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Wine

McGuigan’s Making History

As if winning International Winemaker of the Year three times isn’t special enough, McGuigan Wines has now made history by winning the title for the fourth time at the 2016 International Wine and Spirits Competition.

The winners are announced in London each November with the competition judging wines from more than 90 countries and 400 judges assessing entries over a seven-month period.

McGuigan Wines previously took out the International Winemaker of the Year title in 2009, 2011 and 2012 and this year was also awarded the Australian Producer of the Year title, again for the fourth time.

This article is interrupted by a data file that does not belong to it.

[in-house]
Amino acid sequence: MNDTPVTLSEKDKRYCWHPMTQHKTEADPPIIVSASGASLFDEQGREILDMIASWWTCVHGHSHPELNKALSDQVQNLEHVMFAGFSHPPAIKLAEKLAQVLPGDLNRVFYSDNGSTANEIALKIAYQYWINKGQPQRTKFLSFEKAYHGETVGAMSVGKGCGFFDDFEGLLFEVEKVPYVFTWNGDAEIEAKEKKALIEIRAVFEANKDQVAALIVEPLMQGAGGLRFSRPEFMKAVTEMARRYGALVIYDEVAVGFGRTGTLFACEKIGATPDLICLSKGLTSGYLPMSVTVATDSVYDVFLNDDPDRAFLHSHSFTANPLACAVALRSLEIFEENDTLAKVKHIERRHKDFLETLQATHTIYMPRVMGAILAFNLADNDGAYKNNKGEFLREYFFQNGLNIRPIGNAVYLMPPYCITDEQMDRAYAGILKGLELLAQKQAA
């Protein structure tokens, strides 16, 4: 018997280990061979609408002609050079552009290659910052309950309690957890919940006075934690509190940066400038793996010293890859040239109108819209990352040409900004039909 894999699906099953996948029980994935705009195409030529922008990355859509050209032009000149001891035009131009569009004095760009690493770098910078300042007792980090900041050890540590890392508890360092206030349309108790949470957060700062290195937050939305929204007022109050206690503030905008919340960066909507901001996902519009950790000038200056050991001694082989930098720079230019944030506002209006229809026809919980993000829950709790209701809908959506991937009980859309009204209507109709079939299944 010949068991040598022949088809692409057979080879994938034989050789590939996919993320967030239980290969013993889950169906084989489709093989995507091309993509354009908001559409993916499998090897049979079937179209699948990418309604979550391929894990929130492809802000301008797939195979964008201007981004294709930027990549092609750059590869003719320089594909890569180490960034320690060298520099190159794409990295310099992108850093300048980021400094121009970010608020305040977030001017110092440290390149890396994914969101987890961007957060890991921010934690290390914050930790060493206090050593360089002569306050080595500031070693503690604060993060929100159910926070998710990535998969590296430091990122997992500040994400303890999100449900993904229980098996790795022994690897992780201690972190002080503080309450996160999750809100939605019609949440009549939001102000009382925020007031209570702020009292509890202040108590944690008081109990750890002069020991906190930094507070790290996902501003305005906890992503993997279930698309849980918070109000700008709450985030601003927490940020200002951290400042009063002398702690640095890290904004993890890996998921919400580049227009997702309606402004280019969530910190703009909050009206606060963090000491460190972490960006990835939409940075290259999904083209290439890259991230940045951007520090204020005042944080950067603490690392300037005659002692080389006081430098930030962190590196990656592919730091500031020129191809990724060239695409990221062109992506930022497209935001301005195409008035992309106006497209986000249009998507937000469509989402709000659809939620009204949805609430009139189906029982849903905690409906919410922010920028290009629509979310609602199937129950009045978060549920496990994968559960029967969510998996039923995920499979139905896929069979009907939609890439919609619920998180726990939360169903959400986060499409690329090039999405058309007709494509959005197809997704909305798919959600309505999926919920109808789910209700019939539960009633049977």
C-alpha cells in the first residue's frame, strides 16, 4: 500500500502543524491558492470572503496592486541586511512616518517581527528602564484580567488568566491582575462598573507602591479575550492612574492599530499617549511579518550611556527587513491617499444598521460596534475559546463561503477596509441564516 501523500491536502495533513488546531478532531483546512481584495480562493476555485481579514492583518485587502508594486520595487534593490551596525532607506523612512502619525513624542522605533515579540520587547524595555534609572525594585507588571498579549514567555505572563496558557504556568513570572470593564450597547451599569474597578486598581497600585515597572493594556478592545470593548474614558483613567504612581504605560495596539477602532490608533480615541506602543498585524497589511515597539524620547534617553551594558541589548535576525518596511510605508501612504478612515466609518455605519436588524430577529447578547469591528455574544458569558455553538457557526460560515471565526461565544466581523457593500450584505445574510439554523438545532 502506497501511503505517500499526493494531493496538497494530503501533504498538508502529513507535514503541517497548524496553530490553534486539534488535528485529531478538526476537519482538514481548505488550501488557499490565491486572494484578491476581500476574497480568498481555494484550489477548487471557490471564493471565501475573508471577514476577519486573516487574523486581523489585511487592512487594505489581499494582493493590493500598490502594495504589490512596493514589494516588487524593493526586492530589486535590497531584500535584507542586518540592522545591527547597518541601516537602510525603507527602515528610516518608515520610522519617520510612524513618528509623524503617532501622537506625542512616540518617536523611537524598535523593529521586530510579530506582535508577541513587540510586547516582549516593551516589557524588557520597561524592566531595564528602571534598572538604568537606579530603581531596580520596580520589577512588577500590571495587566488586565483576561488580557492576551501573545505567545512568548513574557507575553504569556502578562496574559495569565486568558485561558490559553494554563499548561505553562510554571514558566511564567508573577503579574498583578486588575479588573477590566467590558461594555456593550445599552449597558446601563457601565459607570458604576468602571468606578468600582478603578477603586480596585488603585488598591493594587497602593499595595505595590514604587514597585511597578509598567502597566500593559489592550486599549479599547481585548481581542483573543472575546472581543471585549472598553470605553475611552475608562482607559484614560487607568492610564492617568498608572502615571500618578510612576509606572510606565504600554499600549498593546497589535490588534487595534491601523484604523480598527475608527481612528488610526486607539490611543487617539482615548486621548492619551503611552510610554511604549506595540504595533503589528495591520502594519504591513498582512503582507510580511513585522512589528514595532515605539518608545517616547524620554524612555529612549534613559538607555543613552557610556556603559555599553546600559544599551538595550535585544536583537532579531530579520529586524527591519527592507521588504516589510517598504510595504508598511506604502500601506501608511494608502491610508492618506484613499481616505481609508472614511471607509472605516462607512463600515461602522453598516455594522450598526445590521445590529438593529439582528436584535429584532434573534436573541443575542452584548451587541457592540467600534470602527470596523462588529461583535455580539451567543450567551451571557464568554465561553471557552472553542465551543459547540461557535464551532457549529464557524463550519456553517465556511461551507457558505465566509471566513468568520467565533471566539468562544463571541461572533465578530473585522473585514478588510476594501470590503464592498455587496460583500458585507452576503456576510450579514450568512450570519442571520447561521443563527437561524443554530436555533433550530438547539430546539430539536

McGuigan Wines also claimed the trophies for Best Semillon and Best Shiraz with their 2003 Bin 9000 Hunter Valley Semillon and 2007 Handmade Barossa Valley Shiraz.

Other Australian Gold medal-winners at the show included Bird in Hand, Château Tanunda, Mount Pleasant, De Bortoli, Peter Lehmann and Thorn-Clarke.

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Life
Green with envy - Cool climes of Orange
Words by Drew Tuckwell on 17 Aug 2015